Once you’re drafted, the real fun begins. Practicing will allow you to gain “influence” for the upcoming game. Influence can be best described as that sort of effect a player has over a game when he is playing in a truly dominant role. Influence can be built much faster by breaking a big run or pass, making a crucial third down stop, or intercepting a big pass. You control only your player, but you can choose to control the opposite side of the ball or to simply watch your team play at a quicker pace so as not to bore the player while he is on the bench. While I find SS mode to be the most engaging facet of [i]Madden 2007[/i] (other than the online play), it is not without its faults. The camera angle is a bit too restrictive many times and takes away a lot of the fun for some of the positions. SS mode also has a rather steep learning curve, so you should be prepared to invest some time and to get beaten around for a while until you get the hang of how each position plays (something like real football).

[i]Madden NFL 2007[/i] is by far the greatest visual representation of the series since its conception. This is not only because of the powerhouse graphics of the Xbox 360 but largely due to the attention to detail. For the first time in the series, the environment within the stadium feels alive. Not only do the stadiums look great, but they are as unique as they are in real life. The crowds are jumping, writhing masses that no longer look like cardboard cut-outs. The fields look absolutely amazing. The turf really looks like turf, and everything about the stadiums looks just like you would find it in real life. Character models in [i]Madden 2007[/i] are better than ever and are enhanced by the plethora of outstanding new animations that have been added. I’ve been playing for over 2 months now, and I’m still seeing animations that I haven’t seen before.

The audio in [i]Madden 2007[/i] is, for the most part, impeccable. The crowd noise is fantastic and helps immerse you in the game. When you’re on the field, you are completely pulled into the experience by the myriad of subtle sounds and noises that combine to truly make this an NFL experience. Everything- from the linebacker calling out coverages, to your sideline cheering you on, to hearing the footsteps of the pursuit as you break that long run- pulls you into the game. It doesn’t help, however, that [i]Madden 2007[/i] is jam packed with mediocre rock and rap. It seems like the argument between rock and rap over the last few years has been decided by mixing equal portions of boring and uninspired samples from both sides. Now, since the game is entitled “[i]Madden NFL 2007[/i],” you might think that John Madden would still be the one calling the game; think again. The iconic tandem of Madden and Michaels has been replaced by a generic, boring, new announcer.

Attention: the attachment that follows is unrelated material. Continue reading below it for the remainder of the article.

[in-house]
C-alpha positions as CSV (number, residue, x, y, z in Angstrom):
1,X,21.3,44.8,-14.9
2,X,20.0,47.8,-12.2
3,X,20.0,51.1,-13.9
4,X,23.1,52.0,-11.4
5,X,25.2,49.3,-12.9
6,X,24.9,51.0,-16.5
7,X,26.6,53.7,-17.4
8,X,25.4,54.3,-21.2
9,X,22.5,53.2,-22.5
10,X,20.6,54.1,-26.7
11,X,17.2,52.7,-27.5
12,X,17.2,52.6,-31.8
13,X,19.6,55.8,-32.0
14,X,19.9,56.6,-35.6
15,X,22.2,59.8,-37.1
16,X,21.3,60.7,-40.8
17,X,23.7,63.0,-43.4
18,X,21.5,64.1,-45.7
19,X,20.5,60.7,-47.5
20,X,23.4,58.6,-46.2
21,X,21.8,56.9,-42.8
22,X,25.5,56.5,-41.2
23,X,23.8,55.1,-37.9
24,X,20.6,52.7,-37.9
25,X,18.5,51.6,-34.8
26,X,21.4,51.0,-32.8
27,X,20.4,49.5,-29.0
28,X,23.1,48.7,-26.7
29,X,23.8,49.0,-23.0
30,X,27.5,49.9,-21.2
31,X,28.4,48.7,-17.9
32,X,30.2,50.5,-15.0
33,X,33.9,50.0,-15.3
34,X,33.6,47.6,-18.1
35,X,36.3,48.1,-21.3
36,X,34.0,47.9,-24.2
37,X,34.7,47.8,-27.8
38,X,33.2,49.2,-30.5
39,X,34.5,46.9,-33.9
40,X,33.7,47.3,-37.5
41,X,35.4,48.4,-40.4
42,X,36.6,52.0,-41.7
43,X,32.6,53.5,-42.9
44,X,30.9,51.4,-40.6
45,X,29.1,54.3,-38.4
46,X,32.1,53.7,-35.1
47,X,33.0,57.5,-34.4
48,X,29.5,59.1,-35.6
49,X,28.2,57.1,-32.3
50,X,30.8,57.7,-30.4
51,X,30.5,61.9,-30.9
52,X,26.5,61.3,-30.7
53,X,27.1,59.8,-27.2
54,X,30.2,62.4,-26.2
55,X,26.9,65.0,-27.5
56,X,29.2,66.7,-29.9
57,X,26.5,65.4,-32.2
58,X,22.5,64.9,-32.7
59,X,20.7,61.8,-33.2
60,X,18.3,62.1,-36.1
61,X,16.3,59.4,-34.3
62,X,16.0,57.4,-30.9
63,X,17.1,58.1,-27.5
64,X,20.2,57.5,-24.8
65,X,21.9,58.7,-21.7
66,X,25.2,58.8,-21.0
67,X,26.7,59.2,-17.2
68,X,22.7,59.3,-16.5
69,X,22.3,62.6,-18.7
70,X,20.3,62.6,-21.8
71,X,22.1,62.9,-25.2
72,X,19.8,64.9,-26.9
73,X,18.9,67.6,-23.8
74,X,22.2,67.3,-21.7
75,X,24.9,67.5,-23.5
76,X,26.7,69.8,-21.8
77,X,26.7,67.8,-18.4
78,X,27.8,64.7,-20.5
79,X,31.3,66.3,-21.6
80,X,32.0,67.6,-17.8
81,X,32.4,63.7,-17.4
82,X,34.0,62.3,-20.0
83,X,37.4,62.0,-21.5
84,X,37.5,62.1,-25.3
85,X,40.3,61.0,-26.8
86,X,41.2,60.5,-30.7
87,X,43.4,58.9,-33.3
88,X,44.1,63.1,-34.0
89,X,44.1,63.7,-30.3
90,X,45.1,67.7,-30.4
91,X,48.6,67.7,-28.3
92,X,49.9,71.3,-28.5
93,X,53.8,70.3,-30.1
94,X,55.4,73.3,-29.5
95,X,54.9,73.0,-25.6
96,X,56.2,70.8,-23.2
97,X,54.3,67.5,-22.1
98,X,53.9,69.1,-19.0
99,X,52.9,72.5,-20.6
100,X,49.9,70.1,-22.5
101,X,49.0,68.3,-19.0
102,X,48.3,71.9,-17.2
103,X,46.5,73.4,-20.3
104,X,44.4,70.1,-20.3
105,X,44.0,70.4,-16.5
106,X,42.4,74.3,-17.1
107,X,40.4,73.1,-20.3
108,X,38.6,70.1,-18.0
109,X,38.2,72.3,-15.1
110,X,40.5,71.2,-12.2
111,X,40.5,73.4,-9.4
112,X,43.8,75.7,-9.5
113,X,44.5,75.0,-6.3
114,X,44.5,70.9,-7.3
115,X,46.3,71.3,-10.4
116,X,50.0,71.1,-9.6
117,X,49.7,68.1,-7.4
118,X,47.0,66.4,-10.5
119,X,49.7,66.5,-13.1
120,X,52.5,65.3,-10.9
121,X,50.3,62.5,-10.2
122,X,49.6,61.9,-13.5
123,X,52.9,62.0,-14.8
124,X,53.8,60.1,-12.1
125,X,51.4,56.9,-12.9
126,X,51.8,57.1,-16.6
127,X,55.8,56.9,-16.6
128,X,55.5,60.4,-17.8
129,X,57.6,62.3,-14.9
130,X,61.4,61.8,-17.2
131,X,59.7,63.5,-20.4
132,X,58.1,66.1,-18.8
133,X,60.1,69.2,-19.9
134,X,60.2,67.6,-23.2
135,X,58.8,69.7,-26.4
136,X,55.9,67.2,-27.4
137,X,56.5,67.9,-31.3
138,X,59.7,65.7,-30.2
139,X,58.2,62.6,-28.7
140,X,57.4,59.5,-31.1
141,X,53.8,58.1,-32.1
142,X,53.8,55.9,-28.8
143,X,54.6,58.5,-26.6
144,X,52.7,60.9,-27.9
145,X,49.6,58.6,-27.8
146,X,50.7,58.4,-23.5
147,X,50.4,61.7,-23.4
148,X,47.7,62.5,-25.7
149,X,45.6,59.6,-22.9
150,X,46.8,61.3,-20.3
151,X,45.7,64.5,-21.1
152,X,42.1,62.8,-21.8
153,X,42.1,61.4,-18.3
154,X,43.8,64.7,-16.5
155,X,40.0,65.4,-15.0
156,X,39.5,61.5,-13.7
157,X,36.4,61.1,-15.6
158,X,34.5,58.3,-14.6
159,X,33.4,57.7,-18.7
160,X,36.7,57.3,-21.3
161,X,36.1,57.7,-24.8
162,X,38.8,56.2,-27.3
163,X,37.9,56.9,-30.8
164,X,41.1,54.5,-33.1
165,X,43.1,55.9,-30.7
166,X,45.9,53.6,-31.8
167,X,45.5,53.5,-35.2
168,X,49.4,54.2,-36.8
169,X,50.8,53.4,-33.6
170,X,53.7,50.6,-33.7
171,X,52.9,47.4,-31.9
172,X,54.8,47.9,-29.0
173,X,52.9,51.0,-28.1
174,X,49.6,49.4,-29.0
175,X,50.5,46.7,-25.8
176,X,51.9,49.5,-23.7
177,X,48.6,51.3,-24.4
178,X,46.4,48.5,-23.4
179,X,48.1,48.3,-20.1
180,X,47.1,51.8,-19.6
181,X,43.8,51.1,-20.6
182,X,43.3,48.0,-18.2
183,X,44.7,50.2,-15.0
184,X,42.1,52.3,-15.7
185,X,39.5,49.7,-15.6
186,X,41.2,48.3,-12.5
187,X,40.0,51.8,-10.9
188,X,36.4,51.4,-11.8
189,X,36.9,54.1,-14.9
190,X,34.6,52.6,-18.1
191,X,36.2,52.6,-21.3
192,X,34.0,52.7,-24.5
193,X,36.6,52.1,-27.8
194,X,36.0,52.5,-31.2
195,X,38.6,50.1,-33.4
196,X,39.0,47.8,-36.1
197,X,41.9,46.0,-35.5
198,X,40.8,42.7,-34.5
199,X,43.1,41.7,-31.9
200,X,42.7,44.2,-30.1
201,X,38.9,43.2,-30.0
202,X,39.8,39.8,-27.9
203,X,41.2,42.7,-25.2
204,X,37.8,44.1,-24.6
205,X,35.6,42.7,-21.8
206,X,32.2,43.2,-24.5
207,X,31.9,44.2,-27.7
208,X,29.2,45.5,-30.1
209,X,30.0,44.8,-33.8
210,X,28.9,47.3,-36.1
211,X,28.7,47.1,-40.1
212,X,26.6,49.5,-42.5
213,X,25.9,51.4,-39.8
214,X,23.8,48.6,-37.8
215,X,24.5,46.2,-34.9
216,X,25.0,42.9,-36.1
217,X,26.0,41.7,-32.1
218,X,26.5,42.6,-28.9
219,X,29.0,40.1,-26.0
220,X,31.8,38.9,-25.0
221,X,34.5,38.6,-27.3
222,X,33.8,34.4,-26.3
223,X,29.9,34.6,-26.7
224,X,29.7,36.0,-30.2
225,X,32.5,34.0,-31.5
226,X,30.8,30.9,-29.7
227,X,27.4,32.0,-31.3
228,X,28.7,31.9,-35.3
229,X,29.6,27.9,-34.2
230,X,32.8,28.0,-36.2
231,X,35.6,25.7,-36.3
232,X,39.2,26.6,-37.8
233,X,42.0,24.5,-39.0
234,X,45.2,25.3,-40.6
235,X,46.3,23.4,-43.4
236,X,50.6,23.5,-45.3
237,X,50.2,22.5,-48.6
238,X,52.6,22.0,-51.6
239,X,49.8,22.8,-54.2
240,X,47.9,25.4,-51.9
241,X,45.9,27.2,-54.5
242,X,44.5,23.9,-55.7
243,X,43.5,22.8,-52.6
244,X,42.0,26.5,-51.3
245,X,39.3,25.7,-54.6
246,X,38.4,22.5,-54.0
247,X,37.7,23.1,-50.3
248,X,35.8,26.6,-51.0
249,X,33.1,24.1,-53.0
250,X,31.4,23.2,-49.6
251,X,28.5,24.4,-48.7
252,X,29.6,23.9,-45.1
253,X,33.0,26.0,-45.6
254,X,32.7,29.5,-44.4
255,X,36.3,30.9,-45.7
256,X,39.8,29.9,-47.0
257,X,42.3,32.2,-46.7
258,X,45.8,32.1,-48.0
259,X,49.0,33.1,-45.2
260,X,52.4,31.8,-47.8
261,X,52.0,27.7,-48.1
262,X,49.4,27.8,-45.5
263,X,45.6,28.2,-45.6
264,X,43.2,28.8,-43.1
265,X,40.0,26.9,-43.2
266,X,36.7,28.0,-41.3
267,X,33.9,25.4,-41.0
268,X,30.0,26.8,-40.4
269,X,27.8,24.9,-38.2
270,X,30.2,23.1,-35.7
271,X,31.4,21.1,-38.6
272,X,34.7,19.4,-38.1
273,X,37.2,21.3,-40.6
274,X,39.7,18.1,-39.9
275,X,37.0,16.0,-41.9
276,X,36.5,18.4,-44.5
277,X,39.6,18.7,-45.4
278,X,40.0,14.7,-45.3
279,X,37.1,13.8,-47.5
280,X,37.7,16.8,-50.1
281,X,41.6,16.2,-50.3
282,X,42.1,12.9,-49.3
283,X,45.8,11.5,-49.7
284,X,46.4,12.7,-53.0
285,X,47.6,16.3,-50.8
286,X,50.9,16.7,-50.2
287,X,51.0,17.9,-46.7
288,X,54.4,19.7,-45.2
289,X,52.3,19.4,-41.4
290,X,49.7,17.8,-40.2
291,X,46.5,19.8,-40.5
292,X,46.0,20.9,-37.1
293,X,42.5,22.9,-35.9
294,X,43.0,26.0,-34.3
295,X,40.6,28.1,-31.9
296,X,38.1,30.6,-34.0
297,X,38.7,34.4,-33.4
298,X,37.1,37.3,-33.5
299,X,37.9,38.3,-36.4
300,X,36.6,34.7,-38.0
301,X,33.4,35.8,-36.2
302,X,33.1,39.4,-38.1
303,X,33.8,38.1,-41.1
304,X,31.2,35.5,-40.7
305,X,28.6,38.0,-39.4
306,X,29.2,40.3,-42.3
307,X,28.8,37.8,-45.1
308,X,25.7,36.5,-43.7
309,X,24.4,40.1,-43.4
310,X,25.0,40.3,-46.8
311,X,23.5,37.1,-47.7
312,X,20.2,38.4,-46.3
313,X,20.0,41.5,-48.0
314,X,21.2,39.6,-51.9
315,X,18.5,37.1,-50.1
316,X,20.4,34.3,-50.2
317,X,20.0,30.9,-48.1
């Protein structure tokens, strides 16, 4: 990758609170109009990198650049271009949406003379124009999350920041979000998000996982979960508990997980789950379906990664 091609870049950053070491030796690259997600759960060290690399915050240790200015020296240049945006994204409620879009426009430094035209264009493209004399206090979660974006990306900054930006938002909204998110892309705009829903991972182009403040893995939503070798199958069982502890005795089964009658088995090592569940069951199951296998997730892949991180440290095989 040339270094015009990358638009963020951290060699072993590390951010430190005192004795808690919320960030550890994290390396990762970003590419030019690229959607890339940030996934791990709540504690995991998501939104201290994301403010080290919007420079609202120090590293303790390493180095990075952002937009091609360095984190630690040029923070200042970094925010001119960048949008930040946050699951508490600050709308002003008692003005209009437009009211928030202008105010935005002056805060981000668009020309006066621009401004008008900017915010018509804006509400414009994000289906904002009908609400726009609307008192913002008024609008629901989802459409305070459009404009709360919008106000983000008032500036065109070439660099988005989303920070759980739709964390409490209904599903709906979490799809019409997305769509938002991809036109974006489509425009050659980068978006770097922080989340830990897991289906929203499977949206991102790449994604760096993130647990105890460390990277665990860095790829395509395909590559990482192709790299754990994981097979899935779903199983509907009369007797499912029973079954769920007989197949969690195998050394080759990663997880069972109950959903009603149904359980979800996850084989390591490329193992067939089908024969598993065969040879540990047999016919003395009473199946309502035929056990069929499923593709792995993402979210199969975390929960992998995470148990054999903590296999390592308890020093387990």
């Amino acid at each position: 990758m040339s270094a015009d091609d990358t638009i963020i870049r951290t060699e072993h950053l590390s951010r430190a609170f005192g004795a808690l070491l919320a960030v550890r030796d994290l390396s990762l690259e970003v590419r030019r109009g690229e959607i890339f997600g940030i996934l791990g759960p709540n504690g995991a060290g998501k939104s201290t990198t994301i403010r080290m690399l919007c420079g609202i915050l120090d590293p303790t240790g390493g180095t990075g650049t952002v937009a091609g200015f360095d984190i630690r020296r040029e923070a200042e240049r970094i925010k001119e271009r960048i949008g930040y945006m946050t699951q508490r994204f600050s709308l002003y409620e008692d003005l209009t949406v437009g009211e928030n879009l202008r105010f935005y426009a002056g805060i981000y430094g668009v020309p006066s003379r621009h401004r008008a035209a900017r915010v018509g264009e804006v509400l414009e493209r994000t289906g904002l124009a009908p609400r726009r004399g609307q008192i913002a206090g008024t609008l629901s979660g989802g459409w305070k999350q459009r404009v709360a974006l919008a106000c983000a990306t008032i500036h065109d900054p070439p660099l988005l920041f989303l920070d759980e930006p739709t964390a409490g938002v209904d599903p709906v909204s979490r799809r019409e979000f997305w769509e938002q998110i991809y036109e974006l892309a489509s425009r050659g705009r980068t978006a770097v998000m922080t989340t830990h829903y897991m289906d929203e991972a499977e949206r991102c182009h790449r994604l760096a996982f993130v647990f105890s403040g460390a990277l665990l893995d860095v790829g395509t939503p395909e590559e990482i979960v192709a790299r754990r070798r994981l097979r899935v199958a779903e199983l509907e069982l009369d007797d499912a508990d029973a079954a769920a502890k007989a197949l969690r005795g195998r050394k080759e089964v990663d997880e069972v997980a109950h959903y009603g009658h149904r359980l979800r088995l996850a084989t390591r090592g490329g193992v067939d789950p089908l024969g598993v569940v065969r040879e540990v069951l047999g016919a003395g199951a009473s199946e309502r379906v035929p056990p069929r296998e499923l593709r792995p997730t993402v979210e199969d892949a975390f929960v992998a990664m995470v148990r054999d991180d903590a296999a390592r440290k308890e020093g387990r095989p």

Gameplay still feels just like Madden always has but has been refined in a few areas. The truck stick has been expanded upon and is now the “Highlight Stick.” Now when you push up, down, left, or right on the right joystick a player specific juke move will be triggered. If you have Reggie Bust in the backfield you will perform a more evasive and shifty move. If you’re running between the tackles with Jamal Lewis then you will make moves to attempt to bull your way through the defense. This along with new personalized running styles gives you the feeling that if you’re playing as Tiki Barber, you’re really playing Tiki Barber. Another new feature is the lead blocker control. Lead blocker allows you to, before the snap, switch to any player on your offense so that when the play starts, you can control that player, make your block, and then continue blocking or switch to your running back. While this is a novel idea, it feels a bit gimmicky and can’t really be used when playing online or against a real opponent because it gives away the fact that you are running the ball.

After the disaster that was [i]Madden NFL 2006[/i] on the Xbox 360, I can gladly tell you that [i]Madden 2007[/i] is not only better than last year’s installment, but it’s the best that I’ve played in many years. New visuals, player animations, and beautiful stadiums are all near perfect. The mediocre-to-bad soundtrack is left behind by the authentic sound effects of the players calling out audibles, the players yelling from the sidelines, and the footsteps. Oh the footsteps. There is still, in my mind, no better gaming high than beating down your best buddies in a good ole’ game of Madden, and it’s never been more fun than in this year’s [i]Madden NFL 2007[/i].